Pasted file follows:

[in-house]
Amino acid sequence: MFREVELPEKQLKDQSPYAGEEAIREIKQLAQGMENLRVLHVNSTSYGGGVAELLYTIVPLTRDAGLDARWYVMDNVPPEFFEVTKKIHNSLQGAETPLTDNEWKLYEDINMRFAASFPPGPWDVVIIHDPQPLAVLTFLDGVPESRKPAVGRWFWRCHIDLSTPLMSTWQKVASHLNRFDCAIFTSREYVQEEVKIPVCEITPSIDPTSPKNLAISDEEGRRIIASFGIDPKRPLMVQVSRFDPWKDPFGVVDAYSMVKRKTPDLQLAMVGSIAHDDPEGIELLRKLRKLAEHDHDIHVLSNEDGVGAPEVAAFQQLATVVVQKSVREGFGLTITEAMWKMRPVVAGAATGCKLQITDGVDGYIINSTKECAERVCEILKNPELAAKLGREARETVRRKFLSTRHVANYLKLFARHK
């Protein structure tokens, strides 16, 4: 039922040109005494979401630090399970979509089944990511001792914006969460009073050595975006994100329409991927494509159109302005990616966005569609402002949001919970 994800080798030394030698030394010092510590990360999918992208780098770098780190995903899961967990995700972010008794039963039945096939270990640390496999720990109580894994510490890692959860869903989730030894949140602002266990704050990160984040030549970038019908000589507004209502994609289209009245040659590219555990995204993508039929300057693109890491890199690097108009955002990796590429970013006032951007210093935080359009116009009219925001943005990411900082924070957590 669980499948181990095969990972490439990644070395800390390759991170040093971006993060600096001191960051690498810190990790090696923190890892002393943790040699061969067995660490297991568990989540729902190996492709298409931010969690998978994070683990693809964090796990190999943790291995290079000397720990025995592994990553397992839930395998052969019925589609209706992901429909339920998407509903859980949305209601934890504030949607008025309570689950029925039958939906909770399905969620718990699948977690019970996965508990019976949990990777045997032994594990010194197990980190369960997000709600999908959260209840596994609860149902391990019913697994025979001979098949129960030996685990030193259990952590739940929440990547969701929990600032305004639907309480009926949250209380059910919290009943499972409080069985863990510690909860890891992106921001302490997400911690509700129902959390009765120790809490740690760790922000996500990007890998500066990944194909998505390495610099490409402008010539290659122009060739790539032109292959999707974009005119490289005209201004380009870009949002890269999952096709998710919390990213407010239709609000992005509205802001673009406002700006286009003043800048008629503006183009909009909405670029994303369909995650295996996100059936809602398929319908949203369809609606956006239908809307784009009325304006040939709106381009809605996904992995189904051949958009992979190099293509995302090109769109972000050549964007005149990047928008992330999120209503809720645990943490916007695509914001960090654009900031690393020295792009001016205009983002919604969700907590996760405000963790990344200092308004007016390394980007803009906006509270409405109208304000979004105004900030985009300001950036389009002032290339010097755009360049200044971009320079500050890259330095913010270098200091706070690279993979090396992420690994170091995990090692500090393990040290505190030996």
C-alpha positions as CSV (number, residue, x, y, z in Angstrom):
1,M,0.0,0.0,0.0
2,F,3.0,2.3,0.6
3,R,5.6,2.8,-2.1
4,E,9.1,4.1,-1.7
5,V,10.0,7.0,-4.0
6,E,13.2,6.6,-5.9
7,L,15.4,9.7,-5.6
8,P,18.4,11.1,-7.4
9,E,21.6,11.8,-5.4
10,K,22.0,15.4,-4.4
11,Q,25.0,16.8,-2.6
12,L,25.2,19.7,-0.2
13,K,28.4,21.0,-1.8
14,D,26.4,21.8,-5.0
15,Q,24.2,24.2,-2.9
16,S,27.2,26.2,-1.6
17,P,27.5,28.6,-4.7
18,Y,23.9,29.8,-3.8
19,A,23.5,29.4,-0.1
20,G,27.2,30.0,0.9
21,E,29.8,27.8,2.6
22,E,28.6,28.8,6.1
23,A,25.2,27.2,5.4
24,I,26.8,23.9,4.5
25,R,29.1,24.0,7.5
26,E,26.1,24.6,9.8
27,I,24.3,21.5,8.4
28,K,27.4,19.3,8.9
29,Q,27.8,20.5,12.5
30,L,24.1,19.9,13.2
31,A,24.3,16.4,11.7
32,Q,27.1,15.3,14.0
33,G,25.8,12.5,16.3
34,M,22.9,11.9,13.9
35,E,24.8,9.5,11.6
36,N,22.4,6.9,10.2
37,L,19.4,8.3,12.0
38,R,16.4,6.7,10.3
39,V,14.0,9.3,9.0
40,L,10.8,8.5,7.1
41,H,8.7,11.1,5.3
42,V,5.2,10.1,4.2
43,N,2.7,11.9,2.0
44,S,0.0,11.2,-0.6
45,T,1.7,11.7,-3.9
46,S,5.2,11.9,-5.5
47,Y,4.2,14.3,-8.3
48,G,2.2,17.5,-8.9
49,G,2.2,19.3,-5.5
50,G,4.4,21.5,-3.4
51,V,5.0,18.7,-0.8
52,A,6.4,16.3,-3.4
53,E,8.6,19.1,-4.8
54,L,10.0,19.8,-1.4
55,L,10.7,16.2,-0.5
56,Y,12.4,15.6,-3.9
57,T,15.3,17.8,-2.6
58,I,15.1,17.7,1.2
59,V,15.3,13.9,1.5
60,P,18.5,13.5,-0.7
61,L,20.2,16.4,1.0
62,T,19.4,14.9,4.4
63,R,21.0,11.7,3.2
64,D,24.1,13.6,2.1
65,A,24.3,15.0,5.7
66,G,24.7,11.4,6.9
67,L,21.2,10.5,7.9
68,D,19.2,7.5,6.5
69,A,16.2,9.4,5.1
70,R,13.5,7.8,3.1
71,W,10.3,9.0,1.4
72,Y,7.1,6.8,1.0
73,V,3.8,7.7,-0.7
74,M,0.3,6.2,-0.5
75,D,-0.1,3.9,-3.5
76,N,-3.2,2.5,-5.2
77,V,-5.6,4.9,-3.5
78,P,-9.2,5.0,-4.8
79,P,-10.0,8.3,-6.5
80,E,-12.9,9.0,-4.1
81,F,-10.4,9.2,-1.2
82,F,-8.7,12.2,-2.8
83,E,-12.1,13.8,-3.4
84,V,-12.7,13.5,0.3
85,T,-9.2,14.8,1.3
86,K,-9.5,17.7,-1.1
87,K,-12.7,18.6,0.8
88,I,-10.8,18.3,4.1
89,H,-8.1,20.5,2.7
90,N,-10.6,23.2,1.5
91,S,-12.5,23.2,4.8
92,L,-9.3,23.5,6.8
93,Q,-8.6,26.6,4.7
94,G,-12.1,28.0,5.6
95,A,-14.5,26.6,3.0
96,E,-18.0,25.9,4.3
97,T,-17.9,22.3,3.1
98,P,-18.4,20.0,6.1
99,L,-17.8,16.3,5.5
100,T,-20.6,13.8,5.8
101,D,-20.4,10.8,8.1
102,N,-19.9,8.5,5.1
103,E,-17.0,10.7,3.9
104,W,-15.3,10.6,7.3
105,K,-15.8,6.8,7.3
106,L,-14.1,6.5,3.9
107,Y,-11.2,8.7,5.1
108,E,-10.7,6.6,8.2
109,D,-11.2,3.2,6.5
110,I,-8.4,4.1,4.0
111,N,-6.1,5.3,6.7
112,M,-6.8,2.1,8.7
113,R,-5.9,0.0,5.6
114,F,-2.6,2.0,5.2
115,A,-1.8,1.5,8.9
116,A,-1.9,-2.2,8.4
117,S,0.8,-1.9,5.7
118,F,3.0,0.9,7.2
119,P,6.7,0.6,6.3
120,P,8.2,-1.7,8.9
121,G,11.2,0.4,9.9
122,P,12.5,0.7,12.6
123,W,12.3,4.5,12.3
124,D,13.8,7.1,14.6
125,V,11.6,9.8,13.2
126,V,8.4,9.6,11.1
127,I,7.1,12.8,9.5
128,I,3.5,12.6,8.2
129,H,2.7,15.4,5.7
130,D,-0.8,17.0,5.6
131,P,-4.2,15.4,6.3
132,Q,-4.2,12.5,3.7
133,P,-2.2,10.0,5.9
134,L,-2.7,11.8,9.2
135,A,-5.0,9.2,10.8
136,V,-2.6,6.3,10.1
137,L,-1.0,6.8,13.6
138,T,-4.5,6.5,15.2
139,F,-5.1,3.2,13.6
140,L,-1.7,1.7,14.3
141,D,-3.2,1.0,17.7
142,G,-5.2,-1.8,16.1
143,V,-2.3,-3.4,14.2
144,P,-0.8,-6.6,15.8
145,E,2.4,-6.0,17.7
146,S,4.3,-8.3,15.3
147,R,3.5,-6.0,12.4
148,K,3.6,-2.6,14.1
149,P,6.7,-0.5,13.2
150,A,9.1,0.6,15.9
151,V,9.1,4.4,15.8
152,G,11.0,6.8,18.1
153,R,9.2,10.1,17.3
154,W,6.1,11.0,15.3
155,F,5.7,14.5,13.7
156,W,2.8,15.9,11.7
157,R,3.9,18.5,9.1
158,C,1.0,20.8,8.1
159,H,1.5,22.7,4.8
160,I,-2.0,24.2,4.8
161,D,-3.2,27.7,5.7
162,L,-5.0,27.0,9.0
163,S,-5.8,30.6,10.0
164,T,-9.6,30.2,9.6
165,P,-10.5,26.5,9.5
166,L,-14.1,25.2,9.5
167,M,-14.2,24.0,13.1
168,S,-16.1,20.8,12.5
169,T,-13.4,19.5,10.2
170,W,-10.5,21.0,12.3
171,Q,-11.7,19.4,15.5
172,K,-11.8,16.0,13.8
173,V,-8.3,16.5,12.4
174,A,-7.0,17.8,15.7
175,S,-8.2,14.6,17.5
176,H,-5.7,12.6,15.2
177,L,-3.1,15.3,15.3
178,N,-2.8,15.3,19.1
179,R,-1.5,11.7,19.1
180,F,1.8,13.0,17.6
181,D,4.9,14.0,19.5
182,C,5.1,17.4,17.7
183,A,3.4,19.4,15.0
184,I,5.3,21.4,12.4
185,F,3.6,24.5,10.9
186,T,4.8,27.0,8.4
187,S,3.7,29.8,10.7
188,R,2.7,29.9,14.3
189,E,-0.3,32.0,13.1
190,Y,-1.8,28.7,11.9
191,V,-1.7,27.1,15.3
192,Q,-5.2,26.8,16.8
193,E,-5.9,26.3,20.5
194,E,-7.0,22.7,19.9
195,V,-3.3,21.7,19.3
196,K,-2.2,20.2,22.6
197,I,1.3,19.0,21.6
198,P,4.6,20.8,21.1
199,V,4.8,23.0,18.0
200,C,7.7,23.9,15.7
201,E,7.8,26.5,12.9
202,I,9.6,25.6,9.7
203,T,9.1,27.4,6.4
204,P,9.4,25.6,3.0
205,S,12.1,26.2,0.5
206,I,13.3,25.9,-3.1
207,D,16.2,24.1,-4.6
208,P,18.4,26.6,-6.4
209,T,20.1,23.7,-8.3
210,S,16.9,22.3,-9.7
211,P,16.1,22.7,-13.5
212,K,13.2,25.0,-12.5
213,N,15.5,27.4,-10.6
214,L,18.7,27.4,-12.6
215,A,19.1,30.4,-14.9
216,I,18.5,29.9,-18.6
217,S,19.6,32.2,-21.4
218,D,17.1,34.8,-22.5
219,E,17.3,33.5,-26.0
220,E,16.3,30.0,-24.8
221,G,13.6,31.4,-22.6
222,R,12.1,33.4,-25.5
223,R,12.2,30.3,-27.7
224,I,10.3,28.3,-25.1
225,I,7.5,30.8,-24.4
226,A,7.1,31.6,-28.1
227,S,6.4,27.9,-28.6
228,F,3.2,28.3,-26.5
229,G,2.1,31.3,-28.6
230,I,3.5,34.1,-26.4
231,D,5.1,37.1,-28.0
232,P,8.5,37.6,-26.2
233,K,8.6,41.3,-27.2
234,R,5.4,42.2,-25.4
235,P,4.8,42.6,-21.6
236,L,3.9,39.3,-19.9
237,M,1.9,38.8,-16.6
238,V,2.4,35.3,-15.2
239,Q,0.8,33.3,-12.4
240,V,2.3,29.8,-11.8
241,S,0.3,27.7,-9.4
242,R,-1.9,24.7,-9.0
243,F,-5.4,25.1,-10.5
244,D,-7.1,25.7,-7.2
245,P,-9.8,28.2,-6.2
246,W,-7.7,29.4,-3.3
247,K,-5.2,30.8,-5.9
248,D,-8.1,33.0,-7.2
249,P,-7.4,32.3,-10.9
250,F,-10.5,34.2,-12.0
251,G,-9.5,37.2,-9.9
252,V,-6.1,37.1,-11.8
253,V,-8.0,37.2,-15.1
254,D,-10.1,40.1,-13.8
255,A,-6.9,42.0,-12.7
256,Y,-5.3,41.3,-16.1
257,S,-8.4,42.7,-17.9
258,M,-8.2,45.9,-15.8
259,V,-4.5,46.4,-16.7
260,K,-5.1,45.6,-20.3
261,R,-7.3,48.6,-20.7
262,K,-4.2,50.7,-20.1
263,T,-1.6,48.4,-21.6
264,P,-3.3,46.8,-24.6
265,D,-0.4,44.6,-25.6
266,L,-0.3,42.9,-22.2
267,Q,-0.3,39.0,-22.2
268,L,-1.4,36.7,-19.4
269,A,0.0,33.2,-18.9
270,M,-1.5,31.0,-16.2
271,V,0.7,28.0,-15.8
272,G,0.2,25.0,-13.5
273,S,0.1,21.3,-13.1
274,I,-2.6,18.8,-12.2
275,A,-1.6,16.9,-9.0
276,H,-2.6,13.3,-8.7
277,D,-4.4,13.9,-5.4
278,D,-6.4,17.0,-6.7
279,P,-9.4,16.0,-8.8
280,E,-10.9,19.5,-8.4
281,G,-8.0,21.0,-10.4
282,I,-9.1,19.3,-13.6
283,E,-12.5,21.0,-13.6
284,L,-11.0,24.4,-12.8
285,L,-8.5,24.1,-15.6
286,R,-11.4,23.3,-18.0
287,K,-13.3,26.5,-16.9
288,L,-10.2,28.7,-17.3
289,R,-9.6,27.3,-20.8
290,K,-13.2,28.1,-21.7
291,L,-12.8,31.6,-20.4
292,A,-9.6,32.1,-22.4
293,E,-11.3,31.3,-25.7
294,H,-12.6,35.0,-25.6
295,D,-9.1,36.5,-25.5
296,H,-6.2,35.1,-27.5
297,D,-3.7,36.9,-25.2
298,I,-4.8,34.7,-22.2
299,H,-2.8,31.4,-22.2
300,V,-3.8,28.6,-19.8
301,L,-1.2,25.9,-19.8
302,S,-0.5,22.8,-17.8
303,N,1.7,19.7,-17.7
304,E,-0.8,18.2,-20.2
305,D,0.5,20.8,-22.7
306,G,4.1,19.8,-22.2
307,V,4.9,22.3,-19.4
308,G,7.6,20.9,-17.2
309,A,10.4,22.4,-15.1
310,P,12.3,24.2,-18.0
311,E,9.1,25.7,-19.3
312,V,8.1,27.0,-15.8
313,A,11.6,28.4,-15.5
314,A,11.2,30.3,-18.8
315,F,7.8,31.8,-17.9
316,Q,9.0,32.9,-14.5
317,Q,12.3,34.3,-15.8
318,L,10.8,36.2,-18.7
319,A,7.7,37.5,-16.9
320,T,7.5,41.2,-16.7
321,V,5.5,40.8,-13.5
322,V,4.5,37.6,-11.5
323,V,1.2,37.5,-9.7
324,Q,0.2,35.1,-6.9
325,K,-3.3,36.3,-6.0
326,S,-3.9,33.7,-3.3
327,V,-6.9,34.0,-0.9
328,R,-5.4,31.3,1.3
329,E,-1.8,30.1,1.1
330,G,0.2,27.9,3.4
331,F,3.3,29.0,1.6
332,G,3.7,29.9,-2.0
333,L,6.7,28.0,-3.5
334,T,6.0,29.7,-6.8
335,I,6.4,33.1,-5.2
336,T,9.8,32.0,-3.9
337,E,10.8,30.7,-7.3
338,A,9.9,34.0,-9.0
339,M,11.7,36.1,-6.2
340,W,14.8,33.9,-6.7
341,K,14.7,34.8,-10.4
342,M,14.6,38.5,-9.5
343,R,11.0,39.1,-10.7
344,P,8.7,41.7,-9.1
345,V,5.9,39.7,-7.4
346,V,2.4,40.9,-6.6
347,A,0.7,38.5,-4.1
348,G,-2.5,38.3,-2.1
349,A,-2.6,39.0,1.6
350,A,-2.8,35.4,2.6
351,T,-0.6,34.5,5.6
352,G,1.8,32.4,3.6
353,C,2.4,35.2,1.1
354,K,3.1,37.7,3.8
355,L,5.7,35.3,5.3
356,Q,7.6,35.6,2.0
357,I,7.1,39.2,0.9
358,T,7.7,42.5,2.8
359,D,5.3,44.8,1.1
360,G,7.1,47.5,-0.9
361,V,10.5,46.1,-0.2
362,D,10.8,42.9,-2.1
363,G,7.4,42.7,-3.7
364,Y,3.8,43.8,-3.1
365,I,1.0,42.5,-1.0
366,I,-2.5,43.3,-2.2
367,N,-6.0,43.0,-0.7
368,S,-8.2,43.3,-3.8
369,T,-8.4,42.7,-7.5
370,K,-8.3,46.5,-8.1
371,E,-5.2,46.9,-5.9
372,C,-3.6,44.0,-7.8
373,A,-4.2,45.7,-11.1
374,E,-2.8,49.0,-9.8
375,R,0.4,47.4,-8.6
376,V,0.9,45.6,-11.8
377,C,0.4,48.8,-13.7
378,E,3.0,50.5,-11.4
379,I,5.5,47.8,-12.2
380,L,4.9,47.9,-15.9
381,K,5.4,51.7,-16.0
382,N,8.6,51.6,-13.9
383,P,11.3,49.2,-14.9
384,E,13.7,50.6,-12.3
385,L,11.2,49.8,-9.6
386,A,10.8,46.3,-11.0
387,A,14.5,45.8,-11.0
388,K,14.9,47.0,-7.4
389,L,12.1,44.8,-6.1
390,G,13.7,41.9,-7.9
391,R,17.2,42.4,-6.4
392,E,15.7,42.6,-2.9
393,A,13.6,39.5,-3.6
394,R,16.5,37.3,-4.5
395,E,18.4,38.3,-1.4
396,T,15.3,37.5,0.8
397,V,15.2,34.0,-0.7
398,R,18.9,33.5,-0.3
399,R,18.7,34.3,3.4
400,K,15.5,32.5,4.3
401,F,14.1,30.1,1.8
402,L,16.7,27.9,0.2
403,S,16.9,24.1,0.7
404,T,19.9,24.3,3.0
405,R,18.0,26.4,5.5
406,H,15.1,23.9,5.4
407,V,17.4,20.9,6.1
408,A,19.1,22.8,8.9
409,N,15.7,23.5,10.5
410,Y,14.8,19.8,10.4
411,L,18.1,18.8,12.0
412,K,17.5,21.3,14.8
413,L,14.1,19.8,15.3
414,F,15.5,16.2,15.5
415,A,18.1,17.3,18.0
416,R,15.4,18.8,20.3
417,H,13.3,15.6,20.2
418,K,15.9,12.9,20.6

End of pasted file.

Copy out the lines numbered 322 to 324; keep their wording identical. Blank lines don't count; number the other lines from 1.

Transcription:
318,L,10.8,36.2,-18.7
319,A,7.7,37.5,-16.9
320,T,7.5,41.2,-16.7